My father, Victor White, would have turned 90 tomorrow (July 13.) Before his health began to decline rapidly in late winter, the whole family was making plans for a rustic vacation out on Catalina Island to celebrate his big day. One of my camping heroes, Horace Kephart, wrote that he camped “in the shade of Nessmuk in the Happy Hunting Ground.” (Nessmuk was the pen name of the great outdoors writer and master-camper George Washington Sears, a great inspiration for Kephart.) In a similar sense, I am always camping in the shade of my father because he is the one who took me out into the wild country when I was a boy, and brought the family back to the High Sierra every year without fail from the year I entered kindergarten to the year I moved away.
The Hudson Highlands were my father’s escape from his gritty neighborhood and impoverished circumstances during the Great Depression. Exploring that wild country gave him a sense that the world was wider than his crowded and stifling neighborhood. He worked his way out of there, made his way out to the west, and got us out among the glaciers and bears right around this time of year (always late July) for a week or so. Every time we headed up the highway toward Mammoth Lakes, we would look up at the Alabama Hills — the same strange potato-shaped rocks, with the Sierra escarpment rising up above them. Those rocks looked like a waking dream for my father, who used to while the hours away at the long-since-demolished Cannon Street Theater on the Lower East Side of Manhattan when he was a kid. For a nickel, he would watch cowboy movies all day long. It occurred to him that the Alabama Hills were a constant backdrop for many of those low-budget cowboy films. In taking us out to the wild country, he was making those matinee dreams a reality, not only for himself but for his four children.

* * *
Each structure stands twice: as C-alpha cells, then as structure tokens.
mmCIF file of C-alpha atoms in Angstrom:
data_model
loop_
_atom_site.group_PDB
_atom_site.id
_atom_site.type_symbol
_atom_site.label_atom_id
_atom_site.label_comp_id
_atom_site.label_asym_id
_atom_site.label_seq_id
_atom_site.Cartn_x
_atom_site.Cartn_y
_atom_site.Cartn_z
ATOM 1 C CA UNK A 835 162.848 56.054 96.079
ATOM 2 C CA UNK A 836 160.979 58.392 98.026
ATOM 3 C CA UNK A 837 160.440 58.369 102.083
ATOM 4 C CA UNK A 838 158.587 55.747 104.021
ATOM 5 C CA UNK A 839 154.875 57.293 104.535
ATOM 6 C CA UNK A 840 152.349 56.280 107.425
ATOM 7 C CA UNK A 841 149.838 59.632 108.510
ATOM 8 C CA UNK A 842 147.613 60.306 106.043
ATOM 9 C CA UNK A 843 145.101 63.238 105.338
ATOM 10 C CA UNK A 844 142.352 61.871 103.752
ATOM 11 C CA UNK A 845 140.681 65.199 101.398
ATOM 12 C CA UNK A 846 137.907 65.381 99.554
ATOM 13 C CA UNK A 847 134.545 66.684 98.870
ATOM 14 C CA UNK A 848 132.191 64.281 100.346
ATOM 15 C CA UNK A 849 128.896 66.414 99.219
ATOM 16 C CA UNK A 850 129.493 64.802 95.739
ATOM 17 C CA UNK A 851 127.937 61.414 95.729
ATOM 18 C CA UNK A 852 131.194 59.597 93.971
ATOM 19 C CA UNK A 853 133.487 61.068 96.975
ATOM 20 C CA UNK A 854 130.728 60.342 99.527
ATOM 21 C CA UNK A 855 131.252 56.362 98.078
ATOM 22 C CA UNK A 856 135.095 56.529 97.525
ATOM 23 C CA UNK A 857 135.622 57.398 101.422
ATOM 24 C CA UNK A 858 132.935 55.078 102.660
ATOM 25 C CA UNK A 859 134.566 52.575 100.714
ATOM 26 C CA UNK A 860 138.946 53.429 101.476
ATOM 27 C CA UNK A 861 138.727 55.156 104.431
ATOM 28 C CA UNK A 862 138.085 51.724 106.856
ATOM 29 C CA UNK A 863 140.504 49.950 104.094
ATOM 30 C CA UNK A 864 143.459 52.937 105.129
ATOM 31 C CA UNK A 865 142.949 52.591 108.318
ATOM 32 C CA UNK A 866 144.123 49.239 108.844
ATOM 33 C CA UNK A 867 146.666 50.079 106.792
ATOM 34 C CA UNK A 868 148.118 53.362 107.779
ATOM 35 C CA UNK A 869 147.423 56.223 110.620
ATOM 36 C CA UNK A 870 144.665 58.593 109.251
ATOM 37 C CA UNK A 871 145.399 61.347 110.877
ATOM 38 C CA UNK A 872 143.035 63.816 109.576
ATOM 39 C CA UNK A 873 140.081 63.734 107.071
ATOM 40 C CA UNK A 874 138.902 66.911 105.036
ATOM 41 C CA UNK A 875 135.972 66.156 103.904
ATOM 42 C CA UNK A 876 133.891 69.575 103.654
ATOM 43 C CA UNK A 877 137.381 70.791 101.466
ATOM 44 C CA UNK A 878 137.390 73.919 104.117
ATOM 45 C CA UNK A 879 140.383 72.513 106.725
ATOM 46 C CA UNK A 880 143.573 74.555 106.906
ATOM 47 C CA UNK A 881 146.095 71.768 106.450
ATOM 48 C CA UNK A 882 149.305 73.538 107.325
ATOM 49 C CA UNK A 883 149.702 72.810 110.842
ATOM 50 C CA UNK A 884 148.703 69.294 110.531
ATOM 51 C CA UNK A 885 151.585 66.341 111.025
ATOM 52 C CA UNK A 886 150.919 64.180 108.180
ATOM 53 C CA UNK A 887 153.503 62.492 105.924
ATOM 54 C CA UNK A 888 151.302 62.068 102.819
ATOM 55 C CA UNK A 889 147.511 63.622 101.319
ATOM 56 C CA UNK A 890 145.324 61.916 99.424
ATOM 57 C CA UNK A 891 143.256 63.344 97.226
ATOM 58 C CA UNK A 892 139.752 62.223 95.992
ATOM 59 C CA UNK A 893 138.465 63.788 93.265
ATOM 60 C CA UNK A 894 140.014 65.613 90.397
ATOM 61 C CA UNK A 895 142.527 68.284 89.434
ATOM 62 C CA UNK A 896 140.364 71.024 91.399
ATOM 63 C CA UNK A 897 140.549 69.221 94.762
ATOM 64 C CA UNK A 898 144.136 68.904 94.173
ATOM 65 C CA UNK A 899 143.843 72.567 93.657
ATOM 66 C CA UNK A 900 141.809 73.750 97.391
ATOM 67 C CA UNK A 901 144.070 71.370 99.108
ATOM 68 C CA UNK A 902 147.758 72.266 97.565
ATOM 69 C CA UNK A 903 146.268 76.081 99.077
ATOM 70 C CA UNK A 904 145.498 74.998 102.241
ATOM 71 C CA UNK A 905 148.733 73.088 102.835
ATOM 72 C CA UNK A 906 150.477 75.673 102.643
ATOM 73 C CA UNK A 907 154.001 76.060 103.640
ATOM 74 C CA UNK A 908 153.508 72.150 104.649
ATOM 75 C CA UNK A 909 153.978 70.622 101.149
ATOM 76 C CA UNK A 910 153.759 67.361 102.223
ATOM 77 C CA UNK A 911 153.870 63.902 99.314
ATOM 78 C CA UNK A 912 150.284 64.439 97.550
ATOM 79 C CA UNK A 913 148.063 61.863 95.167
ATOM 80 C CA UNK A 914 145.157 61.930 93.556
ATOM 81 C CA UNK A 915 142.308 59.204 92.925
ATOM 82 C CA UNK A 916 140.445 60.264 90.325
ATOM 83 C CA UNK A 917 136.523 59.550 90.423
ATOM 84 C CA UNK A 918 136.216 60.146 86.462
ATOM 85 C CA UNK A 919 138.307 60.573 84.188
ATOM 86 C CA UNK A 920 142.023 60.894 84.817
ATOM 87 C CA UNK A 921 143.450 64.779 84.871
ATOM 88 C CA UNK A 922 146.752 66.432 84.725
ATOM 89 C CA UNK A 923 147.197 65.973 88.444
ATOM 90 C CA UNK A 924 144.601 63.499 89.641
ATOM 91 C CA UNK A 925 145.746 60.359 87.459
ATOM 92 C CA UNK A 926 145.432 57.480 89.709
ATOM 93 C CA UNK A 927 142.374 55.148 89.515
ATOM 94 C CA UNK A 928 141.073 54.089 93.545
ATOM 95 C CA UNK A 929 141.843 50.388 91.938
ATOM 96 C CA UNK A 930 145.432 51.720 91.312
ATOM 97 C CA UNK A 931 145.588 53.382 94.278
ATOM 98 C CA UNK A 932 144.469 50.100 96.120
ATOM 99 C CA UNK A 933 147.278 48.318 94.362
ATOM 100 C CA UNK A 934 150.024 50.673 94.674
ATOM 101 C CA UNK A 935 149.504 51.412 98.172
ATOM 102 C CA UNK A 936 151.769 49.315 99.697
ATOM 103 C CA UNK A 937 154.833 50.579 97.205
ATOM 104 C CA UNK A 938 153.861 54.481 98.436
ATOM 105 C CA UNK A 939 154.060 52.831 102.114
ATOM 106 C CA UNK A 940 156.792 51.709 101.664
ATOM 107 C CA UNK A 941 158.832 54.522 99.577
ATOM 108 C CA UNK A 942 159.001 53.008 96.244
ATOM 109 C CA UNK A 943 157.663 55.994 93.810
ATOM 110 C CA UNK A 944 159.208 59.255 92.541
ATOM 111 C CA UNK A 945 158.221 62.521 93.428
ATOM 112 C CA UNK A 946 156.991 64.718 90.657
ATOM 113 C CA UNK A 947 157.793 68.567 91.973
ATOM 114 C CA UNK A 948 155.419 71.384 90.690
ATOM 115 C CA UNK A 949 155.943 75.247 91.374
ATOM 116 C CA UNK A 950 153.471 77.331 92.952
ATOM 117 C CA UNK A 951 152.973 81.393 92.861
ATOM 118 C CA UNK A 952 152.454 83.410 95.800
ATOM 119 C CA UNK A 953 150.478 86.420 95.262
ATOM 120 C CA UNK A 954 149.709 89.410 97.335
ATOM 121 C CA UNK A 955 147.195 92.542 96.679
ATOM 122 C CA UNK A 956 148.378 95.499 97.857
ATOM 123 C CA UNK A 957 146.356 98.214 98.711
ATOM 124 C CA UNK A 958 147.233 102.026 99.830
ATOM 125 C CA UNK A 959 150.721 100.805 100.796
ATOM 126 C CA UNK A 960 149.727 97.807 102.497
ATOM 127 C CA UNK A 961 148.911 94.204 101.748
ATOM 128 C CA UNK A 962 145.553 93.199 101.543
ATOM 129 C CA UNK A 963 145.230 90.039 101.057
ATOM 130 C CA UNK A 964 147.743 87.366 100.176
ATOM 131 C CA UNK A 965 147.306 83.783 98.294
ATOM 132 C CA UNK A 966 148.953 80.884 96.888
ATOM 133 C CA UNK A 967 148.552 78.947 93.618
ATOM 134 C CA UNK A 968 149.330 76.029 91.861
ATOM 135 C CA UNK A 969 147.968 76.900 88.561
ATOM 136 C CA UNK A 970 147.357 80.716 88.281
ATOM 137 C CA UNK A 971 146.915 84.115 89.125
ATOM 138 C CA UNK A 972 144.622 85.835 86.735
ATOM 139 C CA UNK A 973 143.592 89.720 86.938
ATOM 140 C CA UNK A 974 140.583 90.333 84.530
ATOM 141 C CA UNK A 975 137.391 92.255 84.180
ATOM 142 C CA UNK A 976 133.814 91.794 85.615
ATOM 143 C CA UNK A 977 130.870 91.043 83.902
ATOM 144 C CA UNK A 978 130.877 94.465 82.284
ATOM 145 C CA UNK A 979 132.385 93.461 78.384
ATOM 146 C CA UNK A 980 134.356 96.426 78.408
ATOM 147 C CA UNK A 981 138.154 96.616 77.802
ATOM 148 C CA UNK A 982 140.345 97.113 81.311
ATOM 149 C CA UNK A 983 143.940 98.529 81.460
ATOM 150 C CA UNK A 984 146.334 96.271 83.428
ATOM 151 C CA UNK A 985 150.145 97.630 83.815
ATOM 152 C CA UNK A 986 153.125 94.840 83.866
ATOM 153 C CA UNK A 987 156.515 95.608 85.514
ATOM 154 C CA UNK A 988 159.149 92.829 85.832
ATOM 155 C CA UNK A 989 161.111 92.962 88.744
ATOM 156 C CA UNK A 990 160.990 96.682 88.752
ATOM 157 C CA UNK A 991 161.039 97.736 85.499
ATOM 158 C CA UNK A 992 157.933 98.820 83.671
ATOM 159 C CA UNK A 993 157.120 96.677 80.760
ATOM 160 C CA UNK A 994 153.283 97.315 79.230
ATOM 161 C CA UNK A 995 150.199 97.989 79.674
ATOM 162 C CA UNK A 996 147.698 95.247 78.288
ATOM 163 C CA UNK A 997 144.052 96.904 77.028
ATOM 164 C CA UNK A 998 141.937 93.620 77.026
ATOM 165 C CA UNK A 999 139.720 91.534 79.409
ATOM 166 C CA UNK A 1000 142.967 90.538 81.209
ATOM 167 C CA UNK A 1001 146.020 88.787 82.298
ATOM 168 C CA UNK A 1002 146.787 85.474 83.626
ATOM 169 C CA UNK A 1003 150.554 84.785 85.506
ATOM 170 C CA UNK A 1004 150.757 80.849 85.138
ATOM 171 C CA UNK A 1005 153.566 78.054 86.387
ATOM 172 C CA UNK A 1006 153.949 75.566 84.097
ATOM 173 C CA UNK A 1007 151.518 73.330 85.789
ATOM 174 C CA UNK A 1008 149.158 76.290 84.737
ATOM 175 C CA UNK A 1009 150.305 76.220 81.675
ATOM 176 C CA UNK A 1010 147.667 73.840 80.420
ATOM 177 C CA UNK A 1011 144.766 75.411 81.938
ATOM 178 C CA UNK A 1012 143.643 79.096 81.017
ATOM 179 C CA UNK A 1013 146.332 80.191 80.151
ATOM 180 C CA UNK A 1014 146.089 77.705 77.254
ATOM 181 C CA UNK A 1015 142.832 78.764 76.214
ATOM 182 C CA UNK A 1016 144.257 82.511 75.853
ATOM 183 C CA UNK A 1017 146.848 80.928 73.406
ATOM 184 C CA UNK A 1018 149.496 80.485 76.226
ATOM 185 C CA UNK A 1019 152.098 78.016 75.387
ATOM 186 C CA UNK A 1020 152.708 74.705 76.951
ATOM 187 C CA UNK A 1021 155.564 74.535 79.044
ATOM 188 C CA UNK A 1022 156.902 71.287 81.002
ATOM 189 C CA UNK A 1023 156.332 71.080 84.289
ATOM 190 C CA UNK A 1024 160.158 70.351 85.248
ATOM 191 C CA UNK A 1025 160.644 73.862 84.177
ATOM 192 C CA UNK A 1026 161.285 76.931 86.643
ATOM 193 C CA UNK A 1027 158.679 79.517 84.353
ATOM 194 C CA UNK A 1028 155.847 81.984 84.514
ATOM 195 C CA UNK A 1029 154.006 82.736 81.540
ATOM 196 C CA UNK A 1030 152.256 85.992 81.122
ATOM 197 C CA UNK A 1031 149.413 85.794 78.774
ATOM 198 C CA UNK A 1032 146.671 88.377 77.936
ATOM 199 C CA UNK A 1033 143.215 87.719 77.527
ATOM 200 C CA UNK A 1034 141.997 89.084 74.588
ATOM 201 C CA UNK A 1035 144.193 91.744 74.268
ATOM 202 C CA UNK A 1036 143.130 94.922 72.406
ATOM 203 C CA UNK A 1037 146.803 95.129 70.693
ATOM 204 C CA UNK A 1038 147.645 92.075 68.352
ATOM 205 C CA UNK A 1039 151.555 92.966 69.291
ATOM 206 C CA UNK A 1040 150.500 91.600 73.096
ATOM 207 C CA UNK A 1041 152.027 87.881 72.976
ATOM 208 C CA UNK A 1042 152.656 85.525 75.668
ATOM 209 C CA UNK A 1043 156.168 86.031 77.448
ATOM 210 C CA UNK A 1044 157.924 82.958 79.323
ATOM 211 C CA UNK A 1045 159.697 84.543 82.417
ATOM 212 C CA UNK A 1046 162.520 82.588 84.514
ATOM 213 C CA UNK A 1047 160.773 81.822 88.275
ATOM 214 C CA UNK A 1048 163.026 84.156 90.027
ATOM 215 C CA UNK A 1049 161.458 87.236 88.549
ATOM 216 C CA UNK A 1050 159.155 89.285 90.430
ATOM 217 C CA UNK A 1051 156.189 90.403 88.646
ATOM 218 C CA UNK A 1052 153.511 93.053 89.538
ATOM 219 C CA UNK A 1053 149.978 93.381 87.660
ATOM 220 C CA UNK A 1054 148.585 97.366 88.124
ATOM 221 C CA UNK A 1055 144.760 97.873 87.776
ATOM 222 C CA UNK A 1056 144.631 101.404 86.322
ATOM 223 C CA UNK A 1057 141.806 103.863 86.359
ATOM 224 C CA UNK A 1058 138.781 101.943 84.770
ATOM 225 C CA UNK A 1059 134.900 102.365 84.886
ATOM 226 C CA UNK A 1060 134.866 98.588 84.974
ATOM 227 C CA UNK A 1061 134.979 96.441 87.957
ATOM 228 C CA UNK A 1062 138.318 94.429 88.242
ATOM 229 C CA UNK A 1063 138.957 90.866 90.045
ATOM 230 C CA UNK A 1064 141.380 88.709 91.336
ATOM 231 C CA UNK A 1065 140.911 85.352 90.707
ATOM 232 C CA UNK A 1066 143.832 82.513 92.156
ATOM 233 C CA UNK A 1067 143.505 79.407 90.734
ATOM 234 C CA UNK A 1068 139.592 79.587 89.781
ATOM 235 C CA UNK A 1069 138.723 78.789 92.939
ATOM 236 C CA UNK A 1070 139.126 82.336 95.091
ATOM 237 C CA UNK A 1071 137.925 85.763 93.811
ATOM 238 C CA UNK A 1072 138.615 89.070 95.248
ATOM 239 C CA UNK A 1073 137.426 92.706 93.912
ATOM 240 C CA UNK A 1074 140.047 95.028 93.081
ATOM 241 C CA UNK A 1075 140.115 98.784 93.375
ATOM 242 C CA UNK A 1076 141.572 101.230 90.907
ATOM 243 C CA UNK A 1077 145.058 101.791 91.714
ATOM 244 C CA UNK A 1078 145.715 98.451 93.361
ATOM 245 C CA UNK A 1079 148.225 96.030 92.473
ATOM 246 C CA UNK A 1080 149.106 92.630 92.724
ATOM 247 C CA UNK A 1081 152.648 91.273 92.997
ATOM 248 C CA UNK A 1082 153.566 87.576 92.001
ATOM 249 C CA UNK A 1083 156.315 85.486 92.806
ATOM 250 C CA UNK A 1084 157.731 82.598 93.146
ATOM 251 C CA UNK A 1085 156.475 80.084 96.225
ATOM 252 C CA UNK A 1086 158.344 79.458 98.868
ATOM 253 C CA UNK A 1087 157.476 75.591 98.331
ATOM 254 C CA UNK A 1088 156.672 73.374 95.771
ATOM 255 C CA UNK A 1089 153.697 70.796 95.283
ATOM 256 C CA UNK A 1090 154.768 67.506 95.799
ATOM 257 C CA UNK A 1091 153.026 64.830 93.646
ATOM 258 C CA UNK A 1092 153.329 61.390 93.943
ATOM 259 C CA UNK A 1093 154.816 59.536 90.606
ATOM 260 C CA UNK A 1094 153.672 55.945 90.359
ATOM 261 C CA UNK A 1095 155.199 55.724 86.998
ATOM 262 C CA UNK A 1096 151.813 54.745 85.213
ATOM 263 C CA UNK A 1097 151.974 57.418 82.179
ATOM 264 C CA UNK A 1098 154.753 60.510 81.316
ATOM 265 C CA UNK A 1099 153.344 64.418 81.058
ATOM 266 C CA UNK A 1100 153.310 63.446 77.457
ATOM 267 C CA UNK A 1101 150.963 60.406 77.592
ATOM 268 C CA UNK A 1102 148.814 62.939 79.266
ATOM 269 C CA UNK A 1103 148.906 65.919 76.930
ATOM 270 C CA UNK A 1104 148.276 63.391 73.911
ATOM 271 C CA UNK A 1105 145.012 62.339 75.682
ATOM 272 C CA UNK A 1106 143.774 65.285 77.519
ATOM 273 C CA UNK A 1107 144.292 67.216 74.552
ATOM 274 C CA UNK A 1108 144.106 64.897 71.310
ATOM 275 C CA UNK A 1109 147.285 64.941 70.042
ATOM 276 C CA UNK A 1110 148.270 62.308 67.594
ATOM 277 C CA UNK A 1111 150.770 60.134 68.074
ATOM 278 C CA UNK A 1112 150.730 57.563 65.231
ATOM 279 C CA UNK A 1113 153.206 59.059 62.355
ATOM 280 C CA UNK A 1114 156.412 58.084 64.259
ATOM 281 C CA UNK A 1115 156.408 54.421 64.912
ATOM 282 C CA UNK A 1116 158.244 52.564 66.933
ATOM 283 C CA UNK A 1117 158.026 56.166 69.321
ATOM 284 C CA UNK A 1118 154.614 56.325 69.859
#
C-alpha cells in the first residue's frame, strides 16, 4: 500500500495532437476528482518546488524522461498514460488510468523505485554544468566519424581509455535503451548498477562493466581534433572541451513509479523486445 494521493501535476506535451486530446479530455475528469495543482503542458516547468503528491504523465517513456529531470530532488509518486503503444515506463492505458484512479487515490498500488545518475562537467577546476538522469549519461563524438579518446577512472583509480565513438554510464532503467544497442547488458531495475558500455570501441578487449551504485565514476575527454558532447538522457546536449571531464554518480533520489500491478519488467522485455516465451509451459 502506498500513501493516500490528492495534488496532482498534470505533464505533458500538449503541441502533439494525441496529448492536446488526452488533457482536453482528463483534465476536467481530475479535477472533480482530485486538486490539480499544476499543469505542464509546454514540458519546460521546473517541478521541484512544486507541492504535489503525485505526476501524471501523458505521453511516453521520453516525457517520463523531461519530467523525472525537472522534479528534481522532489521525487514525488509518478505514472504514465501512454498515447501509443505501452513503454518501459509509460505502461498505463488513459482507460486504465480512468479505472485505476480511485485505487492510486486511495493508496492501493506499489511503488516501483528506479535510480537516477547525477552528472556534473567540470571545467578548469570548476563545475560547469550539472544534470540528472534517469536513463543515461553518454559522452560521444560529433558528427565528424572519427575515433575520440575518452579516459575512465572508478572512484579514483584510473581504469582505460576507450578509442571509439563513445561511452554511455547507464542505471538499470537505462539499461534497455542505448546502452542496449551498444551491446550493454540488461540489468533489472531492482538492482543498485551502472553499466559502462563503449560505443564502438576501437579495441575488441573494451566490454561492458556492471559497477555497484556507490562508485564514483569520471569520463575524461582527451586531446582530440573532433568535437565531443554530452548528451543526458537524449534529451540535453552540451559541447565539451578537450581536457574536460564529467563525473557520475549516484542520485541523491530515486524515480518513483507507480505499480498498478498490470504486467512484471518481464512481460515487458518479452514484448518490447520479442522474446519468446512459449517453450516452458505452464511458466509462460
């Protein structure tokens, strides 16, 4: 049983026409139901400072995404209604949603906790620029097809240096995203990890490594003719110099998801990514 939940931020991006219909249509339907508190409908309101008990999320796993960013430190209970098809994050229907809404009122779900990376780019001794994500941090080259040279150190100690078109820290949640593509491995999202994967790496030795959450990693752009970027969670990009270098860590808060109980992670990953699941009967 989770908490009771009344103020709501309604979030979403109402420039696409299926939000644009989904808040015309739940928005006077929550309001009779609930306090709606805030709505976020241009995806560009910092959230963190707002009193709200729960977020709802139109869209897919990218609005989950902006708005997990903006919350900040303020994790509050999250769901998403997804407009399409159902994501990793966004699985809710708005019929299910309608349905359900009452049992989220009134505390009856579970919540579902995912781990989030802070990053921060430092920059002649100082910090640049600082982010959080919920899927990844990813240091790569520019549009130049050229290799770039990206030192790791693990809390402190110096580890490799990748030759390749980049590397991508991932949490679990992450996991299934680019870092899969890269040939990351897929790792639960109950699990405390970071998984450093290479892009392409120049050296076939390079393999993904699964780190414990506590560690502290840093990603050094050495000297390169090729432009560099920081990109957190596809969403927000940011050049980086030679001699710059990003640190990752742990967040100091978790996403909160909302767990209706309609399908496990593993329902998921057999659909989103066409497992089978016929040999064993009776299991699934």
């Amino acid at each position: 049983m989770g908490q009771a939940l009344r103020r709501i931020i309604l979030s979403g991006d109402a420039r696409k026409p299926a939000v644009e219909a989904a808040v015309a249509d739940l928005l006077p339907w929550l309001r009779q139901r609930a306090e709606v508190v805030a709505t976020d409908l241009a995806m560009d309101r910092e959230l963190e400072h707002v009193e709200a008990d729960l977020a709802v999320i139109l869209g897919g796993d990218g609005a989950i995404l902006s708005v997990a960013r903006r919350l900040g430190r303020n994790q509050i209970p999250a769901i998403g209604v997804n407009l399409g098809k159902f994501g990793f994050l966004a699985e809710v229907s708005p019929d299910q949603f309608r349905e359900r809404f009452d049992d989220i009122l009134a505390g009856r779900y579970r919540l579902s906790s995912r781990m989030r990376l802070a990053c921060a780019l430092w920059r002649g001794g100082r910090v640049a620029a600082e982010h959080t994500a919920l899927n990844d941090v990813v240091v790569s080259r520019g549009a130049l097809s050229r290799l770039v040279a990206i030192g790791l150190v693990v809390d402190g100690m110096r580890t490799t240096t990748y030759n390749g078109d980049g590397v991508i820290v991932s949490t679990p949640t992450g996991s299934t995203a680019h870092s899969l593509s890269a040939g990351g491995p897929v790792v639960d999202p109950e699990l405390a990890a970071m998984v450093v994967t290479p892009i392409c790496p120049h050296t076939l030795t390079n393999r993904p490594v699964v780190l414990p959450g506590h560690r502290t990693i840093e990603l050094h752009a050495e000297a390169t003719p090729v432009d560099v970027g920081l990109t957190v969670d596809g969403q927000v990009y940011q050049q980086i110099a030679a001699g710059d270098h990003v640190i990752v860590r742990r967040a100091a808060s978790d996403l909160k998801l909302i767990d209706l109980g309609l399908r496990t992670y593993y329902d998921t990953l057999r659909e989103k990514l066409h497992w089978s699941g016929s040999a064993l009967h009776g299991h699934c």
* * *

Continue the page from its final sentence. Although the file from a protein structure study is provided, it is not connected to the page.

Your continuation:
My father passed away in late March. I’m so glad I had a chance to spend a couple of weeks with him at the hospital, and to share camping stories, and show him an early version of Under the Stars. He loved the fact that he has a starring role in the book’s final chapter. My Dad always liked to have the last word.
He will be on my mind tomorrow.